Keep Politics Away From Oil

Keep Politics Away From Oil

Saudi energy minister Khalid Al-Falih

The unprecedented Saudi reaction to what it termed Canadian meddling into its domestic affairs carries with it a very clear message:Keep politics away from oil. 

Though Riyadh resorted to an unproportioned measures of freezing its commercial ties with Ottawa, recalling its ambassador and designating Canadian ambassador persona non grata, as well as suspending Saudi airlines trips and ending educational programs for thousands of Saudi students in Canadian universities, but energy minister Khalid Al-Falih found that it is necessary to reiterate that this political spat between the two countries should not have an impact on oil trade and assured Aramco customers that it is business as usual.

Ottawa on the other hand did not resort to a tit-for-tat reaction, hitting Riyadh where it hurts and stop importing Saudi oil. After all Canada is an oil producing country and given its production volume that amounts to 3.9 million barrels per day (bpd) and domestic consumption of 2 million bpd, it could easily do without any imported oil be it Saudi or non-Saudi.

But oil production is concentrated in western Canada, some 4,000 km away from eastern of the country that relies on imported crude. Because of the costly land transport and that oil is of heavier quality, imported oil of lighter brand through tankers using sea lanes made it more competitive. And that is why Saudi Arabia occupies the fifth rank among countries exporting oil to Canada. The first half of this year figures show that daily Canada imports from Saudi oil is priced at $10 million.

Relationship between politics and oil goes back more than a century ago, when in 1911 then the First Lord of Admiralty Winston Churchill decided that the British navy should convert to oil as a source of its power instead of coal. Securing enough supplies at reasonable price became part of national security strategies as needs increase for more oil. The climax of this relationship became visible during the 1973 Arab-Israeli war, when Arab oil producers led by Saudi Arabia staged an oil embargo against the United States and Netherlands for their support to Israel. For the following 35 years and seven successive American administrations the issue of reducing dependence on imported oil became a standing item in various energy strategies till a breakthrough took place during President Barak Obama administration with the advent of fracking technology that allowed US to tap its huge shale oil and gas reserves.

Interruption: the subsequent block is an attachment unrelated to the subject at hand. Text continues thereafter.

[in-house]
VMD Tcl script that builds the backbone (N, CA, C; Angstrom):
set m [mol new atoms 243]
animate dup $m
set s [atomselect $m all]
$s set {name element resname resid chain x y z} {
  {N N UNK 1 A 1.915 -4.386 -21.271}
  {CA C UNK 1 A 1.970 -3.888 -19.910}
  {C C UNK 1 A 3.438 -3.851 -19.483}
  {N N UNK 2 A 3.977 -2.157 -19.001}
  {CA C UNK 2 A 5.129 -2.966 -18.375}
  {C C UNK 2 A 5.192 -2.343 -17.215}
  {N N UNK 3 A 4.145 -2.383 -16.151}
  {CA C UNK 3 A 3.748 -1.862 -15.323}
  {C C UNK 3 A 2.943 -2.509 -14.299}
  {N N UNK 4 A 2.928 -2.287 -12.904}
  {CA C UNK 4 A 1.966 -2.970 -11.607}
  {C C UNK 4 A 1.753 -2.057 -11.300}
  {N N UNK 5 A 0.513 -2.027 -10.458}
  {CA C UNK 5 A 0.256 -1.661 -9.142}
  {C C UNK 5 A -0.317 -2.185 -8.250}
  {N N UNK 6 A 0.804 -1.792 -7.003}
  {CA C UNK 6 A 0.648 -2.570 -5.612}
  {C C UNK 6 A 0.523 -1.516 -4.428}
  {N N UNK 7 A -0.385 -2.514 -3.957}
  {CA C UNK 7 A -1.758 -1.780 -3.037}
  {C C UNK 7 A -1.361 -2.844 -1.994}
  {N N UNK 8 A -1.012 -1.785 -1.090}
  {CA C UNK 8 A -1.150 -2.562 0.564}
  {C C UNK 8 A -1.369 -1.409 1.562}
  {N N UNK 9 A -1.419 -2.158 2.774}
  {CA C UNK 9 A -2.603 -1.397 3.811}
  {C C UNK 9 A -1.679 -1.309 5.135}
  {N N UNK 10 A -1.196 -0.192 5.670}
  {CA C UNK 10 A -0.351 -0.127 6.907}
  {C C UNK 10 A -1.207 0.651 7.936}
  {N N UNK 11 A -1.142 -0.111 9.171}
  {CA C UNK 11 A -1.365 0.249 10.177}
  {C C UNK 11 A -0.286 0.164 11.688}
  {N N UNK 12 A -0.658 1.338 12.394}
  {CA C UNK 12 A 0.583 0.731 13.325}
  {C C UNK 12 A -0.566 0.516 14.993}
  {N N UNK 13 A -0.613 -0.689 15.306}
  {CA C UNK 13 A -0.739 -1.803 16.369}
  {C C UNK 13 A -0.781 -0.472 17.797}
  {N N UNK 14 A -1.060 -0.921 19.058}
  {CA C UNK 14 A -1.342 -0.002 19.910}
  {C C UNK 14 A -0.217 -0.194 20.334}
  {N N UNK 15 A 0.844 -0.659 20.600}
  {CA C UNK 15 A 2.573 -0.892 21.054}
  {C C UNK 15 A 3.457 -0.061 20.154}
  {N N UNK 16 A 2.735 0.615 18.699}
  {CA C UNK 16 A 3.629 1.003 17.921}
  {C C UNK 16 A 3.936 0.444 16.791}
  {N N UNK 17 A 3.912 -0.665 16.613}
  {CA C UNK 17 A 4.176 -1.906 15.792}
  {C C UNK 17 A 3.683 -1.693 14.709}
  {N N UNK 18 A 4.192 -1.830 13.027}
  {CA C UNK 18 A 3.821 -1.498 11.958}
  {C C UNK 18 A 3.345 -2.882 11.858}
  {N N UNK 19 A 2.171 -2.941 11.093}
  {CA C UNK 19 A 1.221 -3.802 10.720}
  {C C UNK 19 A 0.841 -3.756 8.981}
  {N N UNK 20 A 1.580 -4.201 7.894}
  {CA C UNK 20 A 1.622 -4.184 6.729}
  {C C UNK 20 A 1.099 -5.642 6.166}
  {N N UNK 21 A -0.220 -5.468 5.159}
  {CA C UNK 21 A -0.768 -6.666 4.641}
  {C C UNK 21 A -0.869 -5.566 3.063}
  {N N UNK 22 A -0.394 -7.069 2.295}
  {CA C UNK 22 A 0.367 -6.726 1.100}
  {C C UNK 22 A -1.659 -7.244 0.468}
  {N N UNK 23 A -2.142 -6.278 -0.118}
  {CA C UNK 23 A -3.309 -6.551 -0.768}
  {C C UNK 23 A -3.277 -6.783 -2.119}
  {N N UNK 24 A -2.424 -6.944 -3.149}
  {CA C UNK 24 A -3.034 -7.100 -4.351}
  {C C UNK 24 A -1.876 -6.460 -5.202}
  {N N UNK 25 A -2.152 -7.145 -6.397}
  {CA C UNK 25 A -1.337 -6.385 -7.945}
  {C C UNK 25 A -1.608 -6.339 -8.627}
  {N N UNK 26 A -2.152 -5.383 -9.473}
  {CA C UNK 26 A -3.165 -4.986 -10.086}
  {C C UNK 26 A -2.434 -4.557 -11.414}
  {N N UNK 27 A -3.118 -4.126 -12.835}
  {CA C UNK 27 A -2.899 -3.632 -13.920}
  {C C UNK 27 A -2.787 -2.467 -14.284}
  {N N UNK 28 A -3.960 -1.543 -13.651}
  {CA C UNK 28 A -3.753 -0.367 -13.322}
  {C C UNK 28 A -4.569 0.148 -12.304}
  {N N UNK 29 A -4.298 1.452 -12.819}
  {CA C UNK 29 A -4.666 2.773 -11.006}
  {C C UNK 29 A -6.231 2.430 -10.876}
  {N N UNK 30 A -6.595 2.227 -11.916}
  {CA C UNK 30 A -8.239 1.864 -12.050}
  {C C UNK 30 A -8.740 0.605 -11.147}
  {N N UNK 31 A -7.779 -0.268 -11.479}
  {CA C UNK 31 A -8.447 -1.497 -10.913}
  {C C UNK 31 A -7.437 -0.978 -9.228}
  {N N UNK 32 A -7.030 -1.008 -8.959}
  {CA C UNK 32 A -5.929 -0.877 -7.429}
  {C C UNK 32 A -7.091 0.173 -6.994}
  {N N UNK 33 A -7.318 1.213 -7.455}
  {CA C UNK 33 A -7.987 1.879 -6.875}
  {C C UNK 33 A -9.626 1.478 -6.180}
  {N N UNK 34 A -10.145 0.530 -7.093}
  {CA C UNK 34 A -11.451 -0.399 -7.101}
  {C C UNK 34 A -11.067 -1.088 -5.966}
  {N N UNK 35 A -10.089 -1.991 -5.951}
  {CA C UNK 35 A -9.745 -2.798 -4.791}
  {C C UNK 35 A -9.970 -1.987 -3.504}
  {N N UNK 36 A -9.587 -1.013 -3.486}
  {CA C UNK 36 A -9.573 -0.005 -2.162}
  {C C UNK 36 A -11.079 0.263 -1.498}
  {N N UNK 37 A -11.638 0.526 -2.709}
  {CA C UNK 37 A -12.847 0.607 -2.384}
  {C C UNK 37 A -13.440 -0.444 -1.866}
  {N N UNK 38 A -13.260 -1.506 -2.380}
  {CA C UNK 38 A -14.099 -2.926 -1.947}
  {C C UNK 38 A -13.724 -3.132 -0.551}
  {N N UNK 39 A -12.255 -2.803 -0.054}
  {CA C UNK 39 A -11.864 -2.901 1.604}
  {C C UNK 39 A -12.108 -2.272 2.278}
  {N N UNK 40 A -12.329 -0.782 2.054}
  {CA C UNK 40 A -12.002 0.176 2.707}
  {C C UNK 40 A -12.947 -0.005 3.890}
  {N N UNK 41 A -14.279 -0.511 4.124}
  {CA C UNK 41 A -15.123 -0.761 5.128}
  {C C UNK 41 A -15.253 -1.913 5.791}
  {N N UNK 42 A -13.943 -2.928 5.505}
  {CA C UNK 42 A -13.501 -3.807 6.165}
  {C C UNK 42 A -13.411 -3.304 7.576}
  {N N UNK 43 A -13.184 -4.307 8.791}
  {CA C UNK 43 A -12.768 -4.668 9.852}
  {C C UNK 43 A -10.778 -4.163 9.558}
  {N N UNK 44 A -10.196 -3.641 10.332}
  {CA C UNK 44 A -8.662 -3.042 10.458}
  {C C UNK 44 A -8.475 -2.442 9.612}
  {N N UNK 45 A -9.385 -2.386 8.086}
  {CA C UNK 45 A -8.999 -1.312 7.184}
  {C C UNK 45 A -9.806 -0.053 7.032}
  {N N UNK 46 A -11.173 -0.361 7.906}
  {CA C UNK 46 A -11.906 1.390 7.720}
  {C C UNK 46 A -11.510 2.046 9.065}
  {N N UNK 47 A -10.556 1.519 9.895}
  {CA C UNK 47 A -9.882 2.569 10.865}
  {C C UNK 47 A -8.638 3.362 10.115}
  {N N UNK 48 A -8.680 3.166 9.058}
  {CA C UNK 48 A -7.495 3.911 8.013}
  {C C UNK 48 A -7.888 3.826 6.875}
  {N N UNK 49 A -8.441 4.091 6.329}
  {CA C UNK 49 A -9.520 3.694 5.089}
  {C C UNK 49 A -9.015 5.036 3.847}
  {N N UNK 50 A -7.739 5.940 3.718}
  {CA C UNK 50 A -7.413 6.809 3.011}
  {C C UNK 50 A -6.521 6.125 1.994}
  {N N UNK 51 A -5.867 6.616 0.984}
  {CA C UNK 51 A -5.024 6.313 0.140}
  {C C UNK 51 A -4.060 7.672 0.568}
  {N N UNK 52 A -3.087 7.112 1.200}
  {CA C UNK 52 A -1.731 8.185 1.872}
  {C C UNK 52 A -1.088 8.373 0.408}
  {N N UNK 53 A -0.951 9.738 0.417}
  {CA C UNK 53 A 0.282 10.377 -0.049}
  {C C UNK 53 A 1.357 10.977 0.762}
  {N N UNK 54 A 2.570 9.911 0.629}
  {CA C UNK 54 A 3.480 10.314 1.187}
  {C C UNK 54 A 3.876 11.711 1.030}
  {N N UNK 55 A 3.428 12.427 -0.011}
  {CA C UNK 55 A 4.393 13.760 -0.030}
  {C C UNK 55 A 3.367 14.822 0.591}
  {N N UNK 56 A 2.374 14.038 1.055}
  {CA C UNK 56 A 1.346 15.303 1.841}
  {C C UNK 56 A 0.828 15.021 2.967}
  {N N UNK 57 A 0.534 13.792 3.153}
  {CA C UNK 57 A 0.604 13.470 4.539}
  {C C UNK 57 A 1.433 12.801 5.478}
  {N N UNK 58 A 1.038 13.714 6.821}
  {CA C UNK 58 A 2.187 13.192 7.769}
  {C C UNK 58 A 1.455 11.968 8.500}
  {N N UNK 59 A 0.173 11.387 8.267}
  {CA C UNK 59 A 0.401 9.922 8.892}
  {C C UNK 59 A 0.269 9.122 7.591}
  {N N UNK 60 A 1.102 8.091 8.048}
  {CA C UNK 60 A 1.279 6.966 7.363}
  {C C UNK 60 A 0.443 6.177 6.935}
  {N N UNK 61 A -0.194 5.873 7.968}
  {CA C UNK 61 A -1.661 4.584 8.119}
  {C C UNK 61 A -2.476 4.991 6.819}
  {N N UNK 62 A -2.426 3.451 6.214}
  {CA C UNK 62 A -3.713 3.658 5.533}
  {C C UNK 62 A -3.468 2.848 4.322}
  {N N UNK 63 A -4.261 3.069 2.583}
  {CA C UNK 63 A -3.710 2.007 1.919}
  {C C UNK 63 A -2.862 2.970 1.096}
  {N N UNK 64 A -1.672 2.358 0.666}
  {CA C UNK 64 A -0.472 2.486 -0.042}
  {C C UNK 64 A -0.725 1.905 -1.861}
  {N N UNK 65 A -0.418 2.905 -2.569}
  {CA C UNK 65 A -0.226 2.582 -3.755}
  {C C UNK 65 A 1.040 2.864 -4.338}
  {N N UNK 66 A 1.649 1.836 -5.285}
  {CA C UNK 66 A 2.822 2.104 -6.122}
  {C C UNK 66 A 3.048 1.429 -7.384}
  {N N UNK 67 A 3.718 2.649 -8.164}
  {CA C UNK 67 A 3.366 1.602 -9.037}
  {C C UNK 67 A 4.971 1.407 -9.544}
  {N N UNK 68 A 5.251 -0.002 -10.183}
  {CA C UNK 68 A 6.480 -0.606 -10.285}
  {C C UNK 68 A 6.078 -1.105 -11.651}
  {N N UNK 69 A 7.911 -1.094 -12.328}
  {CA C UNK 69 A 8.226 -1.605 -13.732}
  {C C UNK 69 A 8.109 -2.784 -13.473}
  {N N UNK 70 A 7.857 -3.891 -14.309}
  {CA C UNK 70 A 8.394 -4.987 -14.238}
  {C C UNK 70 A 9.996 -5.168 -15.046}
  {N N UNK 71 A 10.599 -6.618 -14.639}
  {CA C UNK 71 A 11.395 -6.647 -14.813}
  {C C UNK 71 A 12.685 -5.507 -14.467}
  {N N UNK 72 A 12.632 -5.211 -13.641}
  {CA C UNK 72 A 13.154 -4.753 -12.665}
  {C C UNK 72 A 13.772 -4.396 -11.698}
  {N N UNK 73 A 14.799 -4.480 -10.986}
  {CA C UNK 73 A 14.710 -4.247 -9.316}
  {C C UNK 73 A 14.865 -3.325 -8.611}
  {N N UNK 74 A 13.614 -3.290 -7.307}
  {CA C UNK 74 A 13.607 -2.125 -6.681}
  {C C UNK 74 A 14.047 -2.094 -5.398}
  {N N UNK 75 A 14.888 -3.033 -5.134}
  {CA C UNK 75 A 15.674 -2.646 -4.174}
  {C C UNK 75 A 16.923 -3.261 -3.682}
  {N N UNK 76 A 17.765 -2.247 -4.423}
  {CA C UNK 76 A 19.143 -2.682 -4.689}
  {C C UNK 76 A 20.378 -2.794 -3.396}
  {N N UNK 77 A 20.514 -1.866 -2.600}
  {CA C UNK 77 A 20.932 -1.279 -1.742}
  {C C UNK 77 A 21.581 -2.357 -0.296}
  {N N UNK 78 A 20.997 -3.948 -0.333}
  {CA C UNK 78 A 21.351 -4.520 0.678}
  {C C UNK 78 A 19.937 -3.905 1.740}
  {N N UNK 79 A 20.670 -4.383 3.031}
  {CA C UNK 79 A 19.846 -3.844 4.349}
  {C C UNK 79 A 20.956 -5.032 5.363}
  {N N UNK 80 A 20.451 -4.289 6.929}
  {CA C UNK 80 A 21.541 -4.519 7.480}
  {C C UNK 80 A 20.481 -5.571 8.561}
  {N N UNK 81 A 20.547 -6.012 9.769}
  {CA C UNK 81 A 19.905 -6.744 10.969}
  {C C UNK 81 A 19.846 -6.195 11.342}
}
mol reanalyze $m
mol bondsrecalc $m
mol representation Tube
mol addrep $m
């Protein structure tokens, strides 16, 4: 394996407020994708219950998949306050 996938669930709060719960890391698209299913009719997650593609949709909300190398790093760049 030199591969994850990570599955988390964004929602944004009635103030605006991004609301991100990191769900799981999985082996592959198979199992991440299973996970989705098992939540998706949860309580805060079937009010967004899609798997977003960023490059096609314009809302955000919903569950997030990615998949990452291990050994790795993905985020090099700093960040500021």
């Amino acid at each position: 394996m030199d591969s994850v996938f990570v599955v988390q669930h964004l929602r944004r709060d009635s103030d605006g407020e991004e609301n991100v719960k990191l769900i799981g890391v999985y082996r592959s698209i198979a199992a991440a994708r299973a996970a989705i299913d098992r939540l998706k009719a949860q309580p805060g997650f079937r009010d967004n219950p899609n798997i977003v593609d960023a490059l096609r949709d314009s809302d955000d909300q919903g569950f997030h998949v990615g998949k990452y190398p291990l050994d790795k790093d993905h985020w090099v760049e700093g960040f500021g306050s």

Yet oil, after all, is a commodity subject to the rule of supply and demand. That is a fact OPEC member countries learnt the hard way with various cycles of market ups and downs. That realization led OPEC members to keep politics away from their deliberations and maintain the economic nature of their organization, a move that helped them withstand an 8-year Iran-Iraqi war between the two founding members of the organization.

This lesson of keeping politics away from oil should resonate in both Sudan and South Sudan since oil represents the only hope for South Sudan to generate some income to manage its affairs, while at the same time it represents an opening for Sudan to alleviate its chronic economic hardship.

It was a co-incidence that the oil deal between Khartoum and Juba was inked the very day the peace deal between South Sudan warring factions was concluded. The two countries had a history when oil was caught in their political crossfire, the peak of which when Juba decided to shut down completely its production. It was with the help of its friends who were favoring the youngest new nation on earth, but that is no longer the case following the outbreak of the civil war five years ago and the loss of the high moral ground that South Sudan and its SPLA/M used to enjoy.

Moreover, the deal between Khartoum and Juba to forge ahead with their cooperation in the oil field even before concluding a political settlement helps in a way to facilitate that political deal and enabled reaching a power sharing agreement, which got every group on board. It is the oil revenue that is going to foot the bill and that is why it is important to keep it away from the politics of zero sum games that have dominated the scene for long.




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